So what's one in birthday depression recovery to do? Here are some ways to tackle or prevent birthday depression:
1. Lower Your Expectations.
Easier said than done, but try to lower your expectations. Don't expect anyone to do anything, or expect that your birthday party will a flop. This way, anything good that happens will be an unexpected and pleasant surprise!
2. Keep Busy.
Don't wait around for someone else to do something for your birthday. Sitting around the house just gives you an opportunity to mull over the passage of time and be sad. You know what you'd like to do on your birthday, so schedule it. Get a birthday massage. Go on a birthday shopping spree. Go to the movies and watch whatever you want.
3. Remember All That You Have Accomplished.
It's easy to gloss over everything that you have accomplished and end up feeling like time has passed with nothing to show for it. Try to focus on the positives because, remember, you are a rock star! So prove it to yourself. Go through old pictures of good times (warning: some people may become more depressed doing this, you know who you are), make a list of accomplishments, or even get a friend to remind you of your victories.
I have a friend who lists all her major "wins" from the previous year on her birthday. Sometimes they are things that are only meaningful to her — like getting into the habit of flossing. Other times, they are big life events — like running a marathon.
Spending time thinking about what you have done will keep you from thinking about all the things you haven't yet accomplished or that you think you should have accomplished. You've already accomplished a lot. Focus on that. Be proud.
4. Don't Wait for Someone Else to Make You Happy.
Every year, for as long as I can remember, my mom has bought herself flowers for her birthday. She was always disappointed when my dad didn't. So one year she bought flowers for herself, and she's been doing it ever since. She stopped waiting for someone else to make her happy. (They're happily married, by the way.)
Remember, no one can read your mind and no one is perfect. If you're waiting for someone else to make things special, you'll be disappointed. If there's something that will make you happy, then make it happen.
5. Make a Plan to Make This Year Special.
One of my coworkers told me that on her 50th birthday, she was afraid she would be depressed. So, she decided to make it an "adventure year." That year, she made it a goal to write 50 letters letting people know how much she loved them, to try 50 new restaurants, to vacation just 50 miles from her home, and to complete 50 random acts of kindness. Try something like this for yourself!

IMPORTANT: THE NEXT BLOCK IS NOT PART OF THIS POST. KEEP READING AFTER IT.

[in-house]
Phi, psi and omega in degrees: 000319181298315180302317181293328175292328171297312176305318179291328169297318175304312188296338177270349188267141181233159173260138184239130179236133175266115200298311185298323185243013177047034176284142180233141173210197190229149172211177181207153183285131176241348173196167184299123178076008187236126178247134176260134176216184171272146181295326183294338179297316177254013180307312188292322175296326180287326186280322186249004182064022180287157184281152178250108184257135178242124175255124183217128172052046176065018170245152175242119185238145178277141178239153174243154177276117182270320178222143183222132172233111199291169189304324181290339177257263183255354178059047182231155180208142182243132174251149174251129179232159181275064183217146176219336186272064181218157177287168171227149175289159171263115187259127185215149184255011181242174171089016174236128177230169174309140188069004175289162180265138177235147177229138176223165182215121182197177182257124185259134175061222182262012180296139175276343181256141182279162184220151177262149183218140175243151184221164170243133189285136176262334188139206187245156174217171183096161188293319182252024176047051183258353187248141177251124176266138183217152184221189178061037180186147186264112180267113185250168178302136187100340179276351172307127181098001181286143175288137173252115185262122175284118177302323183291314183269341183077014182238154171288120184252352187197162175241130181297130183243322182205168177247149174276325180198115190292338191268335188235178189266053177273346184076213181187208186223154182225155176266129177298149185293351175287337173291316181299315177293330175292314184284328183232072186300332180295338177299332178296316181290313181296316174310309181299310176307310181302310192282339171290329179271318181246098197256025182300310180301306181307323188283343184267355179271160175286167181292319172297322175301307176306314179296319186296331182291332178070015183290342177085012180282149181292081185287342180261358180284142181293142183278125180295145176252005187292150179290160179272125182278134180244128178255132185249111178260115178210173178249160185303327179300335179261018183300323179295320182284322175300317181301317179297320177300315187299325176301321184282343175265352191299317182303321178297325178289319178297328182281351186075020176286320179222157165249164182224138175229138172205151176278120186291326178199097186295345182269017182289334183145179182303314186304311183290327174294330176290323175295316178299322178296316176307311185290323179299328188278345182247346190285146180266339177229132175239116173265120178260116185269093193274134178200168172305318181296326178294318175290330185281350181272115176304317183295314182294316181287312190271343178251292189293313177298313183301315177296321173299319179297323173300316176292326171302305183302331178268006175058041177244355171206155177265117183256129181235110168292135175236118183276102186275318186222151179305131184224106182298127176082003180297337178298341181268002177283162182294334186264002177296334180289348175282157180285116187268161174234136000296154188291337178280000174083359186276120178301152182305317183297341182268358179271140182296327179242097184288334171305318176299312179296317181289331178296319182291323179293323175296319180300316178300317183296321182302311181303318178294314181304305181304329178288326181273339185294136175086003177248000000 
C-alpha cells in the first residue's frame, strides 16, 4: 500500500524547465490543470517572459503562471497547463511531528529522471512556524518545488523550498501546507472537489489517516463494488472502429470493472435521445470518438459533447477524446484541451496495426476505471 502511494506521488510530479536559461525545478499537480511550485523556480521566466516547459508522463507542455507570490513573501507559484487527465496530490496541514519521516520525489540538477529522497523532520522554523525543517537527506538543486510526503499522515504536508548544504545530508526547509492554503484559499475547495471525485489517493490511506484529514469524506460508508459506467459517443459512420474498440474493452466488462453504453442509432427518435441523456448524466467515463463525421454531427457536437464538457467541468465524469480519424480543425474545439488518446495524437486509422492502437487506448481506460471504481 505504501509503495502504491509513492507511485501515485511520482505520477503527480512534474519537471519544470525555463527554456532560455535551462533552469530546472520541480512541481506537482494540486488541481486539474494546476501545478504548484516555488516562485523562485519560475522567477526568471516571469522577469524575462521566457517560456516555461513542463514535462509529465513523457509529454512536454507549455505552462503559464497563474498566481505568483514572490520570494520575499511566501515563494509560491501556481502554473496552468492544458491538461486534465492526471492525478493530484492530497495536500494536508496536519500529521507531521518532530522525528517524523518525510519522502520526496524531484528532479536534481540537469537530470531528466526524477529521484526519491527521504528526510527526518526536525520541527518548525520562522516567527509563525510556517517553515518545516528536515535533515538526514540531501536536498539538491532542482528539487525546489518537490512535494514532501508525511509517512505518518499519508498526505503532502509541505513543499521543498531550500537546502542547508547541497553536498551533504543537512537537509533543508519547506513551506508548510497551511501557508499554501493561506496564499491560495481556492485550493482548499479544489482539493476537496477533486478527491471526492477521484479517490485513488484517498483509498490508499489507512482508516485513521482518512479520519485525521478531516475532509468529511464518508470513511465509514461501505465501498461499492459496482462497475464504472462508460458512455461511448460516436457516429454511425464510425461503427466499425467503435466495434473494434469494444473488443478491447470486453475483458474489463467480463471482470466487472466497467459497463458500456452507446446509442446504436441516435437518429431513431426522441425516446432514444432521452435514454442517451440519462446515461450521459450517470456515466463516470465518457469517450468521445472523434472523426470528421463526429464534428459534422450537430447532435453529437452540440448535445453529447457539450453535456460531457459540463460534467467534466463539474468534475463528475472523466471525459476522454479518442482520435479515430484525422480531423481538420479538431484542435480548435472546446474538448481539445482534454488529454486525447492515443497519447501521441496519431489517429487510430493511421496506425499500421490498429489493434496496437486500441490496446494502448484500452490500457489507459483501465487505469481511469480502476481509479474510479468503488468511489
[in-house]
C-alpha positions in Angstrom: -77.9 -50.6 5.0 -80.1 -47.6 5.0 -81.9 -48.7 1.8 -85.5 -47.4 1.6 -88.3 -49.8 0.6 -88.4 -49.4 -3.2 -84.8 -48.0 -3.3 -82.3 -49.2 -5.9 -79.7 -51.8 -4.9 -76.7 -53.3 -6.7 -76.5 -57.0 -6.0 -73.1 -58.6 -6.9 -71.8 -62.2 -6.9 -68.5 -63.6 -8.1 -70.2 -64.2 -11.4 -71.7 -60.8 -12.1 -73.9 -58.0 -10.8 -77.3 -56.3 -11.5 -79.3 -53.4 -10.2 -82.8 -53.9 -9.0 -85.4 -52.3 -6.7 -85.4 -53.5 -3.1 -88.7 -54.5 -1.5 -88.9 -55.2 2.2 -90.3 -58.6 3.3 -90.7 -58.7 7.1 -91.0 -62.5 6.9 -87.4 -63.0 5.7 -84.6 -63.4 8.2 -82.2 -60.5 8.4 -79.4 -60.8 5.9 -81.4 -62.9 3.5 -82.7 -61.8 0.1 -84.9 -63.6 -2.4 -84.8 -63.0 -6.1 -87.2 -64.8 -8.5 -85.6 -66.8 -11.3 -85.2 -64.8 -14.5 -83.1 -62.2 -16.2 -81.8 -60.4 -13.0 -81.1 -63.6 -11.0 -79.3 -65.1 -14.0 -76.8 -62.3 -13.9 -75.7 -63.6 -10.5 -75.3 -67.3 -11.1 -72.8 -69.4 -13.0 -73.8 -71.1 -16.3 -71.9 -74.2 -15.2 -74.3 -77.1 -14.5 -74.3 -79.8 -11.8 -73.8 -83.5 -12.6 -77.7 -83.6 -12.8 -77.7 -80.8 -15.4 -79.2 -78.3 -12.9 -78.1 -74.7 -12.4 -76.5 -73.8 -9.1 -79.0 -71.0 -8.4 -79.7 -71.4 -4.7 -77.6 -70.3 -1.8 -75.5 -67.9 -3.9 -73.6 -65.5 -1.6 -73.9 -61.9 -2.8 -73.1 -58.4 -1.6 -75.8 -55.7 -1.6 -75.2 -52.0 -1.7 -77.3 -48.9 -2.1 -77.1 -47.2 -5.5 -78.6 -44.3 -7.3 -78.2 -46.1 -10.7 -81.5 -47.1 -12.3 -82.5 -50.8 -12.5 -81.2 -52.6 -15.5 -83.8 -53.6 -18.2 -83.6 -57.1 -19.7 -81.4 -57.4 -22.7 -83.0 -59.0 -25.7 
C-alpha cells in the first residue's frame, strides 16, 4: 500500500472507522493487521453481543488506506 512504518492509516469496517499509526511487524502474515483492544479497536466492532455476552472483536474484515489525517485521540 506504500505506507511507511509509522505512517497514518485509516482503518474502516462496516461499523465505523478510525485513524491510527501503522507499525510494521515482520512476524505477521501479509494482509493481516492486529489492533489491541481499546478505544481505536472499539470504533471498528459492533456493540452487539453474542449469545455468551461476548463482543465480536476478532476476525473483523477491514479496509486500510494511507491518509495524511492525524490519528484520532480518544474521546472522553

6. Let Your Friends Know.
While there are many who don't want any attention on their birthday, there are others who make it a point to mention it or who would like to be lavished with attention. If you're one of those people, don't be ashamed in making it a point to mention your birthday to your friends and family.
You can be coy about it, too: "So I think I might schedule a massage for my birthday next week." That's all it takes. I've even seen my more blunt friends post on Facebook that they'll be having a birthday next week, as well. Go for it!
7. Know It's Okay to Mourn.
Sometimes, we just need some time to be sad about what isn't and what might not be. That's okay. You deserve that process and will feel better afterwards. Let yourself cry about the house that you don't own, the corporate position you haven't landed yet, and the significant other you may not have found yet. Then, get over it. You've got life ahead of you to live, don't waste more time than you need to in worrying about what isn't.
8. Learn From It.
You may want to punch me in the face for saying so, but know that pain is there to teach you something. Maybe your birthday makes you feel lonely — that's true for many of us. However, you can also use that feeling to help motivate you to make an effort to get out more and meet people.
Perhaps you feel sad that you haven't accomplished as much as you feel you should. This might be a sign you need to be easier on yourself or give yourself more credit than you do.
Ask yourself, "How can I be better because of this moment?" instead of letting yourself sink into a dark hole of inactivity and depression. Also, find ways to be more compassionate and loving to yourself. Self-care is crucial, and you deserve it — especially on your birthday.
Remember, it's normal to feel sad on your birthday. This isn't a sign that you're a failure or unloved. Think of someone you love and admire — it's likely they've felt some birthday depression at one time or another as well.
If you could tell them something when they are down, what would you say? Now say that to yourself.
Happy birthday! You're a rock star!